The Nationals have held ongoing contract talks with third baseman Anthony Rendon, with optimism at times of reaching a long-term deal. But Rendon says he rejected an offer in late February (around the time that Nolan Arenado signed his new deal with the Rockies) and that talks have “kind of come to a halt lately,” as Todd Dybas of NBC Sports Washington reports.
It’s not known what the Nats dangled to Rendon when last the sides spoke in earnest. But the number “wasn’t to where we thought we should be,” per the 28-year-old.
While it seems that chatter hasn’t picked back up since, there’s still an opening to a possible deal. Rendon says that the Nationals told him “we’re going to continue to talk.” And it seems that he’s still open to working something out. But it’s now more clear than ever that Rendon will be demanding full market value for his future services and that he’s plenty willing instead to play out the 2019 season and hit the open market.
As Rendon put it: “If [an extension] happens, it happens, if it doesn’t it doesn’t.”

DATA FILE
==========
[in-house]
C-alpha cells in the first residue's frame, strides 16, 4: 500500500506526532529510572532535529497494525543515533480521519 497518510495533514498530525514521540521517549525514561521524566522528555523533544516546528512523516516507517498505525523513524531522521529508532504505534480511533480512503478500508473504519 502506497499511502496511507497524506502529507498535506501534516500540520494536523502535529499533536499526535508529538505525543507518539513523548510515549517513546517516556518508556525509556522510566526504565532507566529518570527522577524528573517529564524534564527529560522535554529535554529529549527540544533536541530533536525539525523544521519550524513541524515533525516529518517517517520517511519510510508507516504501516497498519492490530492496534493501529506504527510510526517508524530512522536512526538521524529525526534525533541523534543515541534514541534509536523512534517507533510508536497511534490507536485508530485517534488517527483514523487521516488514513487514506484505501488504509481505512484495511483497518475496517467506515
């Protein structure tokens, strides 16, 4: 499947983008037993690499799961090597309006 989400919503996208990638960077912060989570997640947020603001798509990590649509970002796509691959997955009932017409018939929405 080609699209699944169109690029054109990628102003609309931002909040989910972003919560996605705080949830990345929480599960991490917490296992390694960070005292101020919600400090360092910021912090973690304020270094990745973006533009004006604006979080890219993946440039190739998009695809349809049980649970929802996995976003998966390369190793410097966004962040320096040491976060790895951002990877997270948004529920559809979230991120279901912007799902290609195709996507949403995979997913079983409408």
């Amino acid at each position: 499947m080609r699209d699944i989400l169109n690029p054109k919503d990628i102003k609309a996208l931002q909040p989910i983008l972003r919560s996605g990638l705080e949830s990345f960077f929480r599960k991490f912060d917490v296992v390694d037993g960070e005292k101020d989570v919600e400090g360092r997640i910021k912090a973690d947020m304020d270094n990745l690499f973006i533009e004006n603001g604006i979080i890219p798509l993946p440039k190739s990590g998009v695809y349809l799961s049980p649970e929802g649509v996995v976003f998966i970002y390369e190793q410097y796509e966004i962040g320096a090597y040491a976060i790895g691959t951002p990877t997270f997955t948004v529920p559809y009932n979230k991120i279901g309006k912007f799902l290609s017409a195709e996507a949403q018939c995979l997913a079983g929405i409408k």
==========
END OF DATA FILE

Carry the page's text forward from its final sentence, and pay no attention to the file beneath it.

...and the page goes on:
Even as the sides have batted around scenarios, other teams and players have lined up on deals. Several third-base price points have hit the books, in fact. It’s hard to draw much from the deal reached yesterday between the Astros and pre-arbitration infield Alex Bregman, but Manny Machado’s free-agent contract with the Padres (ten years, $300MM) and Nolan Arenado’s extension with the Rockies (seven years, $234MM) are plenty relevant.
While Rendon is older than both Machado and Arenado, he’s less than a year senior to the latter. Even if Rendon would need to take a shorter pact, the average annual values of those contracts — $30MM and $33.4MM, respectively — seem within reason for the long-time Nationals infielder. Both of his contemporaries are more visible players, to be sure, but Rendon has edged them both in fWAR over the past three seasons.
Prior indications were that Rendon sought a contract of the sort previously agreed to between Jose Altuve and the Astros (five years, $151MM). Whether that is in fact his asking price, and if so how close the Nats will come to reaching it, remains to be seen.